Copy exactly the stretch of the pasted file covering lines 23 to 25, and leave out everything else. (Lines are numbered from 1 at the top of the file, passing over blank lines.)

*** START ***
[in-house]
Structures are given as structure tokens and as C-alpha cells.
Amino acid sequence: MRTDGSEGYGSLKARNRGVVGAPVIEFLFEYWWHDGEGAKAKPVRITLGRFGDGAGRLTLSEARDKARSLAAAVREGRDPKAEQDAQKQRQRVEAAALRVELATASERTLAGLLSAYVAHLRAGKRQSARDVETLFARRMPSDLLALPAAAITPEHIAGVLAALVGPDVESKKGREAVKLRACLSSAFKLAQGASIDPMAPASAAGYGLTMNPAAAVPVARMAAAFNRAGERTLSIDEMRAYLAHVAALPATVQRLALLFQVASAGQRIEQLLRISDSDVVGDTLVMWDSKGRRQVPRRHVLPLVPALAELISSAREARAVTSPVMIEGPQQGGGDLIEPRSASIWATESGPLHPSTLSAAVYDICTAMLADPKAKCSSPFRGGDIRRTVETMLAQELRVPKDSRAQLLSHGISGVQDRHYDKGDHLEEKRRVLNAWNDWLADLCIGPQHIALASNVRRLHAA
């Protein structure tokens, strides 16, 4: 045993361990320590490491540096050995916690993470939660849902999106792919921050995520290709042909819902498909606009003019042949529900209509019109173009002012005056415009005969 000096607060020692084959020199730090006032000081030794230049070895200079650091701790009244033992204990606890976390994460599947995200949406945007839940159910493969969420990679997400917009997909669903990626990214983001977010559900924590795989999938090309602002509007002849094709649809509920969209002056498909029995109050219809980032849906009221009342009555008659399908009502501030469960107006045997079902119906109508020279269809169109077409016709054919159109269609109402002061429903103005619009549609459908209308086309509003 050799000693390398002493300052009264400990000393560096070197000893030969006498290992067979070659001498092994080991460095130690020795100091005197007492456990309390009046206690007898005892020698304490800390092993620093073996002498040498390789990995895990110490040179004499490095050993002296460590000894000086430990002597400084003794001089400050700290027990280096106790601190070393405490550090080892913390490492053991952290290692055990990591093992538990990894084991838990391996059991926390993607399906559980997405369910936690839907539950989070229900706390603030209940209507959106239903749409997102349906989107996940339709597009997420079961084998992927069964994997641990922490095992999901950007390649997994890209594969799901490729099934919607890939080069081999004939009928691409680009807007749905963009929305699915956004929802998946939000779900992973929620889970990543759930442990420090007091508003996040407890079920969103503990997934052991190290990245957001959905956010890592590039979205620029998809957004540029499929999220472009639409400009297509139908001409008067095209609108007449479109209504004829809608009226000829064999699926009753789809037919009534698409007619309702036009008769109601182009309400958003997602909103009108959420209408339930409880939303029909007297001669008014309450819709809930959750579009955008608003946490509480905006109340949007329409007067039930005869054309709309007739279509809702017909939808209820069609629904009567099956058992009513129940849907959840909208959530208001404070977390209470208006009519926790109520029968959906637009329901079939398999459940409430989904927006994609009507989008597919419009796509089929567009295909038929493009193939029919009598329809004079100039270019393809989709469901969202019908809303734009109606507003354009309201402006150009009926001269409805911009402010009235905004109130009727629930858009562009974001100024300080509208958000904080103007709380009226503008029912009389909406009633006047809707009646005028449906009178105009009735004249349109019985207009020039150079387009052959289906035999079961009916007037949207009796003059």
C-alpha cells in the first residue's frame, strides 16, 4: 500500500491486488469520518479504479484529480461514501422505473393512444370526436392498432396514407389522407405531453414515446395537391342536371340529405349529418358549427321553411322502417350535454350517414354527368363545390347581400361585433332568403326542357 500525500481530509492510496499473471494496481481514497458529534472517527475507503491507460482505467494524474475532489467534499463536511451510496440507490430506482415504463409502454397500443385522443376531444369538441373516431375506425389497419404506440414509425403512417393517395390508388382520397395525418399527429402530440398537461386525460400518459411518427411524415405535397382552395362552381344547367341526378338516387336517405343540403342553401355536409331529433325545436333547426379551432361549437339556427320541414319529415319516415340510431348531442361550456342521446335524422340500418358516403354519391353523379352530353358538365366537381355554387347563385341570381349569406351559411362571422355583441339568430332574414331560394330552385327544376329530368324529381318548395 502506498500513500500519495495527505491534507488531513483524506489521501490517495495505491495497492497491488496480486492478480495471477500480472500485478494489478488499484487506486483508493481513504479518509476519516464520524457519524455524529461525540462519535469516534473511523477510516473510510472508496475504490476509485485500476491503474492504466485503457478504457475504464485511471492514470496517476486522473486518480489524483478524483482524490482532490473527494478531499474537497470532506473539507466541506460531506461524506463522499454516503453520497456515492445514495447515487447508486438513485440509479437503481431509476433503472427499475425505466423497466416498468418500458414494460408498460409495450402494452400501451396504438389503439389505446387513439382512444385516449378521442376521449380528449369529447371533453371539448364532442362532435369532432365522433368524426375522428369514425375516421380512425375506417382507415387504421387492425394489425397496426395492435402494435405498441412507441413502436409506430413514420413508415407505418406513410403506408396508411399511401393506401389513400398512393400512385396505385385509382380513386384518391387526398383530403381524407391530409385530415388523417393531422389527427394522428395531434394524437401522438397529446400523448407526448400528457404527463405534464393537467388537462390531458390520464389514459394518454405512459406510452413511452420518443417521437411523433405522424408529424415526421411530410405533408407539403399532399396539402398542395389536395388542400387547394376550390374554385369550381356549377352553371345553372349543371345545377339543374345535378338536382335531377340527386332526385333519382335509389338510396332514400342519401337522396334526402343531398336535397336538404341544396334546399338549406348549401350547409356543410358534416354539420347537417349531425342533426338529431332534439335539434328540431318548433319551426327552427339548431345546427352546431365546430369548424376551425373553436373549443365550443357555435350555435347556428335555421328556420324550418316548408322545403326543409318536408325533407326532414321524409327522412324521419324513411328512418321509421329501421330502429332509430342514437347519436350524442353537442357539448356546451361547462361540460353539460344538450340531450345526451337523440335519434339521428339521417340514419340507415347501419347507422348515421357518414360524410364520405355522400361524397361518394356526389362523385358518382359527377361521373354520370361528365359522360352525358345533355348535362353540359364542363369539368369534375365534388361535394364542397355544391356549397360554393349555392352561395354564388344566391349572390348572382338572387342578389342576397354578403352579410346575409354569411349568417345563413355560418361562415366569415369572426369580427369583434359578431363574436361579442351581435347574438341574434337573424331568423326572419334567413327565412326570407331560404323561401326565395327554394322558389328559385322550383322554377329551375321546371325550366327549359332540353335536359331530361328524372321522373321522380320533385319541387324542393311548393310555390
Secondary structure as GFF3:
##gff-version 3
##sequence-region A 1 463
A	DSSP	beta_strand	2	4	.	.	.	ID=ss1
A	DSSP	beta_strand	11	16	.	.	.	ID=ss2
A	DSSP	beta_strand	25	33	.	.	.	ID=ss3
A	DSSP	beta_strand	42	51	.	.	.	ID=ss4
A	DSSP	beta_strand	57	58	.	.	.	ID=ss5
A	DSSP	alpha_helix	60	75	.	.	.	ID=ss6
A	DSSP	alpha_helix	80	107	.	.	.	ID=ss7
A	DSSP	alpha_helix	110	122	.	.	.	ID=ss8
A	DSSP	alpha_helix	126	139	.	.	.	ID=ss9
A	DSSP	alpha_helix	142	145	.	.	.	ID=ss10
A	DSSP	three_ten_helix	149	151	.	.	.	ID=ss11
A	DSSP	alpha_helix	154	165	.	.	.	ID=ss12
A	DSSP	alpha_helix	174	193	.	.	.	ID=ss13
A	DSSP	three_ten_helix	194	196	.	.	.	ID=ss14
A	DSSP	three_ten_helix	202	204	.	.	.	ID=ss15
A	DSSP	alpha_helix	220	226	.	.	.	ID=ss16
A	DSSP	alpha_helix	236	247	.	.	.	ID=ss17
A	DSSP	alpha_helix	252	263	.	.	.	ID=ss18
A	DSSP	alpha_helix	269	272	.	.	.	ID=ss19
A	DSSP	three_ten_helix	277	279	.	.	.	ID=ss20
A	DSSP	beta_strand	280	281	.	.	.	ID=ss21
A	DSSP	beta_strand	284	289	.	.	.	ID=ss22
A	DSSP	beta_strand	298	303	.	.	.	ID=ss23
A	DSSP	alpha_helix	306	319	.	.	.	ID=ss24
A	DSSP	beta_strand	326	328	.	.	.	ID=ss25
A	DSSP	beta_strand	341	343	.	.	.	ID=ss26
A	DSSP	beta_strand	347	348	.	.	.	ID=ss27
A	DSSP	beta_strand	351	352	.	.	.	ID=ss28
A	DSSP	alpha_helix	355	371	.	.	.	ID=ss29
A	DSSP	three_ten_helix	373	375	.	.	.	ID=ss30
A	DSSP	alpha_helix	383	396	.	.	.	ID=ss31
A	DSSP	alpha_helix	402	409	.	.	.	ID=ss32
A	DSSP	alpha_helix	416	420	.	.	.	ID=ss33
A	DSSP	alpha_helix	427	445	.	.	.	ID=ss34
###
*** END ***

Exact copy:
A	DSSP	three_ten_helix	202	204	.	.	.	ID=ss15
A	DSSP	alpha_helix	220	226	.	.	.	ID=ss16
A	DSSP	alpha_helix	236	247	.	.	.	ID=ss17